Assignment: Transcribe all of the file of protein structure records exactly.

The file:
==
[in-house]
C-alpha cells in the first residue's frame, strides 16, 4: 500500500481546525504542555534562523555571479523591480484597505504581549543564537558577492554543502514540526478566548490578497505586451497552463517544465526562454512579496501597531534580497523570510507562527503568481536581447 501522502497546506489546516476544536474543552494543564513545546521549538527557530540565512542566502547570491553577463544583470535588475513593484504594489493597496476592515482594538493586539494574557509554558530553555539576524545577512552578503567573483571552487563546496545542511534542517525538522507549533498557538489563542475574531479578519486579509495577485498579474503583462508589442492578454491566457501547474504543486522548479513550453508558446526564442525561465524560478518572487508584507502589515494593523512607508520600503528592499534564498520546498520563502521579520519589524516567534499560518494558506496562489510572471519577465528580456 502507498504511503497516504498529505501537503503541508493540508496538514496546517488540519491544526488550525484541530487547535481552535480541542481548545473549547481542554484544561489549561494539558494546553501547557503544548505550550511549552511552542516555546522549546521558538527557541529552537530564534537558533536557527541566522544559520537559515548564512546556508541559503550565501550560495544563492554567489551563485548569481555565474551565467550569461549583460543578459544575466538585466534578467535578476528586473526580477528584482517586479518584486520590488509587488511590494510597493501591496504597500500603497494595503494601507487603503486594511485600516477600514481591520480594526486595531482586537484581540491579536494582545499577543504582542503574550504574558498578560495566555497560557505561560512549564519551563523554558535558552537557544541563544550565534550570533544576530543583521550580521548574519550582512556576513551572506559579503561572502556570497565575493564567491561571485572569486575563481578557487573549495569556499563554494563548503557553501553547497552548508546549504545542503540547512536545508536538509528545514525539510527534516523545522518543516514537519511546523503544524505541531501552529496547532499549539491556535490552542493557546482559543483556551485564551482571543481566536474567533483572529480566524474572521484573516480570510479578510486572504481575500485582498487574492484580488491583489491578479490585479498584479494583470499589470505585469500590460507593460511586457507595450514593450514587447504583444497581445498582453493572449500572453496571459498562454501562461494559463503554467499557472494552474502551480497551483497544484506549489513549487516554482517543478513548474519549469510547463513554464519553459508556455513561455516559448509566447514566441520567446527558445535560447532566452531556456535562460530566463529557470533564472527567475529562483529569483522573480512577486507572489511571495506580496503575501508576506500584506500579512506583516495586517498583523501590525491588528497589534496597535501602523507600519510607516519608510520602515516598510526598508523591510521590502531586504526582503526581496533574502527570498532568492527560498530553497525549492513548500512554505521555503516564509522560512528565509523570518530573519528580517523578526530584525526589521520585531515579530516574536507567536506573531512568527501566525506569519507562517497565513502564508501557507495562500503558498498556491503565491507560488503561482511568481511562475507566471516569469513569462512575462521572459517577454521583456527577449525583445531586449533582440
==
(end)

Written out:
[in-house]
C-alpha cells in the first residue's frame, strides 16, 4: 500500500481546525504542555534562523555571479523591480484597505504581549543564537558577492554543502514540526478566548490578497505586451497552463517544465526562454512579496501597531534580497523570510507562527503568481536581447 501522502497546506489546516476544536474543552494543564513545546521549538527557530540565512542566502547570491553577463544583470535588475513593484504594489493597496476592515482594538493586539494574557509554558530553555539576524545577512552578503567573483571552487563546496545542511534542517525538522507549533498557538489563542475574531479578519486579509495577485498579474503583462508589442492578454491566457501547474504543486522548479513550453508558446526564442525561465524560478518572487508584507502589515494593523512607508520600503528592499534564498520546498520563502521579520519589524516567534499560518494558506496562489510572471519577465528580456 502507498504511503497516504498529505501537503503541508493540508496538514496546517488540519491544526488550525484541530487547535481552535480541542481548545473549547481542554484544561489549561494539558494546553501547557503544548505550550511549552511552542516555546522549546521558538527557541529552537530564534537558533536557527541566522544559520537559515548564512546556508541559503550565501550560495544563492554567489551563485548569481555565474551565467550569461549583460543578459544575466538585466534578467535578476528586473526580477528584482517586479518584486520590488509587488511590494510597493501591496504597500500603497494595503494601507487603503486594511485600516477600514481591520480594526486595531482586537484581540491579536494582545499577543504582542503574550504574558498578560495566555497560557505561560512549564519551563523554558535558552537557544541563544550565534550570533544576530543583521550580521548574519550582512556576513551572506559579503561572502556570497565575493564567491561571485572569486575563481578557487573549495569556499563554494563548503557553501553547497552548508546549504545542503540547512536545508536538509528545514525539510527534516523545522518543516514537519511546523503544524505541531501552529496547532499549539491556535490552542493557546482559543483556551485564551482571543481566536474567533483572529480566524474572521484573516480570510479578510486572504481575500485582498487574492484580488491583489491578479490585479498584479494583470499589470505585469500590460507593460511586457507595450514593450514587447504583444497581445498582453493572449500572453496571459498562454501562461494559463503554467499557472494552474502551480497551483497544484506549489513549487516554482517543478513548474519549469510547463513554464519553459508556455513561455516559448509566447514566441520567446527558445535560447532566452531556456535562460530566463529557470533564472527567475529562483529569483522573480512577486507572489511571495506580496503575501508576506500584506500579512506583516495586517498583523501590525491588528497589534496597535501602523507600519510607516519608510520602515516598510526598508523591510521590502531586504526582503526581496533574502527570498532568492527560498530553497525549492513548500512554505521555503516564509522560512528565509523570518530573519528580517523578526530584525526589521520585531515579530516574536507567536506573531512568527501566525506569519507562517497565513502564508501557507495562500503558498498556491503565491507560488503561482511568481511562475507566471516569469513569462512575462521572459517577454521583456527577449525583445531586449533582440